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Red blends: Greater than the sum of their parts

While researching the current popularity of blended wines in preparation for a talk at the 2017 International Bulk Wine and Spirits Show about blends that begin life as bulk wine, I discovered white blends emerged as the exception rather than the rule. Consumer preferences for monovarietal white wines—Sauvignon Blanc is currently the fastest-growing white variety—are the likely drivers there, but that doesn’t stop winemakers from creating successful proprietary blends.

In 2014, blended wines accounted for more than 40 percent of new entries to the U.S. market, with the lion’s share going to reds (29.3 percent) and whites accounting for just 1.9 percent. When surveyed, domestic consumers said they liked blended wines because they are experimental, interesting and trendy with better value.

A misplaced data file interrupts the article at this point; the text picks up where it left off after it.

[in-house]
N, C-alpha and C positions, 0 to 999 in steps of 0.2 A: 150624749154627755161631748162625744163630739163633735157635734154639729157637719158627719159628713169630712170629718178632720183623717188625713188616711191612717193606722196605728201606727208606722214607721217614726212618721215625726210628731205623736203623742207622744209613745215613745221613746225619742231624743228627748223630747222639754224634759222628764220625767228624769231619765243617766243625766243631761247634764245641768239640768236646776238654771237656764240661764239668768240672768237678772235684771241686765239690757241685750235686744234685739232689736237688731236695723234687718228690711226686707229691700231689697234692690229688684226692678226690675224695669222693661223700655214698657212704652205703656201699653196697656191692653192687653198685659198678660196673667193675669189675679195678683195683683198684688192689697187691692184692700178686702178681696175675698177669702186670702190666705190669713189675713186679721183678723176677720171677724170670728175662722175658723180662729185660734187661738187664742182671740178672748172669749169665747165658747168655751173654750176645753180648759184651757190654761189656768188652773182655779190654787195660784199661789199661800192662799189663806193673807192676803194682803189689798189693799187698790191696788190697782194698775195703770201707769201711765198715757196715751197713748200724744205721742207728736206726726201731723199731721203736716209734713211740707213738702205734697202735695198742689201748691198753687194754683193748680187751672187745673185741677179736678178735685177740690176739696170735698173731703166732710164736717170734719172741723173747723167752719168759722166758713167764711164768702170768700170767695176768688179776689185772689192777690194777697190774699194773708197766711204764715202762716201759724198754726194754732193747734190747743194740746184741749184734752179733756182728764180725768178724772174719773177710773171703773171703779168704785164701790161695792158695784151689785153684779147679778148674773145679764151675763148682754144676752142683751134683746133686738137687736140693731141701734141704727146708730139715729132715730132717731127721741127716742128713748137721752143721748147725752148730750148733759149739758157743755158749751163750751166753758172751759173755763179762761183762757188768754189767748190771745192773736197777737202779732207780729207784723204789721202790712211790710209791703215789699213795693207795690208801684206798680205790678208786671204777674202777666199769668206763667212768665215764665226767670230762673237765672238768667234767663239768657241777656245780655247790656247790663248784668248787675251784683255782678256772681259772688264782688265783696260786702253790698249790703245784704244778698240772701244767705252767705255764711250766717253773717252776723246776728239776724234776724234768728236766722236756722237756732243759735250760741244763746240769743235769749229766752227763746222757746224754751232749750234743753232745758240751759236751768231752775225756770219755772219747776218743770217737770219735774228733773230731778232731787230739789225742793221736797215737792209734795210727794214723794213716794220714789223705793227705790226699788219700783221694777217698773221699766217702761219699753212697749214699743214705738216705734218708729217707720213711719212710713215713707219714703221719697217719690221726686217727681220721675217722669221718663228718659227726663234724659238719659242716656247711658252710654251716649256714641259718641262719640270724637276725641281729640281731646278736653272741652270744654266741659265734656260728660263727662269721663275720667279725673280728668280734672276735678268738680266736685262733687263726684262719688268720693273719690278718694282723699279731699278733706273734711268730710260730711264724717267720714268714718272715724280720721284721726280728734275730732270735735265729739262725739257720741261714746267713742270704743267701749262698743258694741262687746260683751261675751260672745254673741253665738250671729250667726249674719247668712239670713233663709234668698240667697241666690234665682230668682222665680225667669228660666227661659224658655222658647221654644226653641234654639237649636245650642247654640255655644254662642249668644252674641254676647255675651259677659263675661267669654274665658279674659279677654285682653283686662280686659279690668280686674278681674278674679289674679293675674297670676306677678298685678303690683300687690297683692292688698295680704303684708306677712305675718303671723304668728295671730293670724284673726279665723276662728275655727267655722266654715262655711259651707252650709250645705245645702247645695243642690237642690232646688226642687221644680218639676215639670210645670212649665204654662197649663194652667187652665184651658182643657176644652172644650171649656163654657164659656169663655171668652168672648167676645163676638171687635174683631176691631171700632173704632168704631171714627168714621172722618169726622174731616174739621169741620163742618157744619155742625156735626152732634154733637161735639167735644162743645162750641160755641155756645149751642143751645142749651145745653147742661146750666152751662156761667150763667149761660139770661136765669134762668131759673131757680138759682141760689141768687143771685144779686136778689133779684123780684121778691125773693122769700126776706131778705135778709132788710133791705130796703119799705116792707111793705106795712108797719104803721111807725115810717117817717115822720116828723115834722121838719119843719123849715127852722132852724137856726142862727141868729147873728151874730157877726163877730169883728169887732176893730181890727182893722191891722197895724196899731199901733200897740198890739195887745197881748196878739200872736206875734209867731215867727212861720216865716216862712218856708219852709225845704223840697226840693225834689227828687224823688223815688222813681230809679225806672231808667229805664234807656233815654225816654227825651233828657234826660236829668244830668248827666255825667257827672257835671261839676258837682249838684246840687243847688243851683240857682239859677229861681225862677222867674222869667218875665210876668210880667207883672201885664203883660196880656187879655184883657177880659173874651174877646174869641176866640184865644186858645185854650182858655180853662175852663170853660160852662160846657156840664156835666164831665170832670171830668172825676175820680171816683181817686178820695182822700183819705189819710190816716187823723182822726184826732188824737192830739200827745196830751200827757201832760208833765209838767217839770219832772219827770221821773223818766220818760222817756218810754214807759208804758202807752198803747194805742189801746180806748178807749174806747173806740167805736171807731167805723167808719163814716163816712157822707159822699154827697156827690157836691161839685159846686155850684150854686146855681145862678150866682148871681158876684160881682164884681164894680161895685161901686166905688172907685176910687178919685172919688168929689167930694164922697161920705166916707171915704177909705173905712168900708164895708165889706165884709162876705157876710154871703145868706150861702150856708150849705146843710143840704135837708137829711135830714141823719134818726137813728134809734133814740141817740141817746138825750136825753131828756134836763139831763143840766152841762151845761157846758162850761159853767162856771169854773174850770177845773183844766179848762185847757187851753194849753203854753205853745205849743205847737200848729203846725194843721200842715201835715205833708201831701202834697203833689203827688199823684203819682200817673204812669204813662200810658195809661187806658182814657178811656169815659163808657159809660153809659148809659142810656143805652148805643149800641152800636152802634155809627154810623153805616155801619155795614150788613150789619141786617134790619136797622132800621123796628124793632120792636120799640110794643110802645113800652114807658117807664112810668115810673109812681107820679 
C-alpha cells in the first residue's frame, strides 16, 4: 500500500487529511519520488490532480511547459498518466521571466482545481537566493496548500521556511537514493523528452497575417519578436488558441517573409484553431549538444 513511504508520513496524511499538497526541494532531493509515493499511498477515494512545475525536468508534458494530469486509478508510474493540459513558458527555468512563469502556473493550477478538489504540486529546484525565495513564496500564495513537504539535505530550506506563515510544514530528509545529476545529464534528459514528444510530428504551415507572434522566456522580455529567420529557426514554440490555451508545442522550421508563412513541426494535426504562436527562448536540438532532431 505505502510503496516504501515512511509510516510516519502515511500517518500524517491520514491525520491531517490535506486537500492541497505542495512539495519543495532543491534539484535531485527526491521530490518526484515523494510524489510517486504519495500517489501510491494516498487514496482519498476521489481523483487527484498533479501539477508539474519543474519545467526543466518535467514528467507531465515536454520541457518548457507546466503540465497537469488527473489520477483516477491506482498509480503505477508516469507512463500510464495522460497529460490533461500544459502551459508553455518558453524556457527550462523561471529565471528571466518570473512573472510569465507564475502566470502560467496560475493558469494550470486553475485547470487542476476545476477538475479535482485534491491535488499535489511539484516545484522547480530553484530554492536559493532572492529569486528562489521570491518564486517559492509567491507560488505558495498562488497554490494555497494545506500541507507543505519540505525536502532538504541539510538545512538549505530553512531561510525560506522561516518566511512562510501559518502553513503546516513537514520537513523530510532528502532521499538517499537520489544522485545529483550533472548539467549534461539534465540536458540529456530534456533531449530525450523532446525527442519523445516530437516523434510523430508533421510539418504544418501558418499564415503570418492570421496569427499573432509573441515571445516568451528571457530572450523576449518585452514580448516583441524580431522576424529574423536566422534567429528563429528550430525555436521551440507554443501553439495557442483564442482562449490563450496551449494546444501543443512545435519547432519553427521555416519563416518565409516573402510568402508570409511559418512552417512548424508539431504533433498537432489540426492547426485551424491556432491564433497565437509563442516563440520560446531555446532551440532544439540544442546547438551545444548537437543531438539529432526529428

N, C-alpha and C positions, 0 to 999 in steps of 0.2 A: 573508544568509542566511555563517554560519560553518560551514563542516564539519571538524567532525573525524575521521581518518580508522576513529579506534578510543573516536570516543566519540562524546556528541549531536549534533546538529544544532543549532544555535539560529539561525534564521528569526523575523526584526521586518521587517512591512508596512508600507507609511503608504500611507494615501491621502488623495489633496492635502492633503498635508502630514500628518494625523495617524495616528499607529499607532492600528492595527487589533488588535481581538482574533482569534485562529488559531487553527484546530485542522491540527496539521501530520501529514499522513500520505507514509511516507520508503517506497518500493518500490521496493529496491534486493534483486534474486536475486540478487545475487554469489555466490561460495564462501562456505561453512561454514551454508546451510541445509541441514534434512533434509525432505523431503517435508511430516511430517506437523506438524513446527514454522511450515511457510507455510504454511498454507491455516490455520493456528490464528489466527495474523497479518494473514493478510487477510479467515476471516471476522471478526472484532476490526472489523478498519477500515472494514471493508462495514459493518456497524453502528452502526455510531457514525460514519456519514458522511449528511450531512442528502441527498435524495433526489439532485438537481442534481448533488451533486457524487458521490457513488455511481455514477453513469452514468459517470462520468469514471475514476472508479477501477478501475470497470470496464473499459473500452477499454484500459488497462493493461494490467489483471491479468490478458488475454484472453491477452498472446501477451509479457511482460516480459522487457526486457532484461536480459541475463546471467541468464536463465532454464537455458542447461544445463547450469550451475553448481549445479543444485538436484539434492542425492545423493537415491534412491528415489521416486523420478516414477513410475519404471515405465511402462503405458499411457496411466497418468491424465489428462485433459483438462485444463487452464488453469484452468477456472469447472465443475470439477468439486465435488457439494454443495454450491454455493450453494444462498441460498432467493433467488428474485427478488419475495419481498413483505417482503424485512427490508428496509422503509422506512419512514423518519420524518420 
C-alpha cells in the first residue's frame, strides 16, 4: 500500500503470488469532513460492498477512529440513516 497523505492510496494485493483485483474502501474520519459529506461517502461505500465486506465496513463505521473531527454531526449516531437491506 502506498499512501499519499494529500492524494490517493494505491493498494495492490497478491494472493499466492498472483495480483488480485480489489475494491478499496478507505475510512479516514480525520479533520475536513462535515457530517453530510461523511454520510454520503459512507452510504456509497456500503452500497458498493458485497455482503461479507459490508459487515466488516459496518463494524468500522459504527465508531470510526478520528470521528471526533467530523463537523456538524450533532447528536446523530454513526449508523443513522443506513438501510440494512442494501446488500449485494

But it’s not the classic blends from regions like Bordeaux, the Southern Rhône, Valpolicella and Rioja they’re referring to; it’s the under-$25 blends that are marketed as nothing more than just that—blends. One striking example of success with modern blends is Dave Phinney’s Locations Wine portfolio, which goes even further by eliminating vintage and relying on branding that’s almost cryptic in its simplicity.

Through a partnership with Cordorníu Raventós, Phinney has assembled a portfolio of wines blended from across single countries. For example, his non-vintage wine labelled “E” (the international circulation mark for Spain) is a blend of Garnacha, Tempranillo, Monastrell and Cariñena that’s dry in style and sourced fro fie reions of pain ioa, Priorat, Jumilla, Toro and Ribera del Duero. Read the article here –SAOctNov2017

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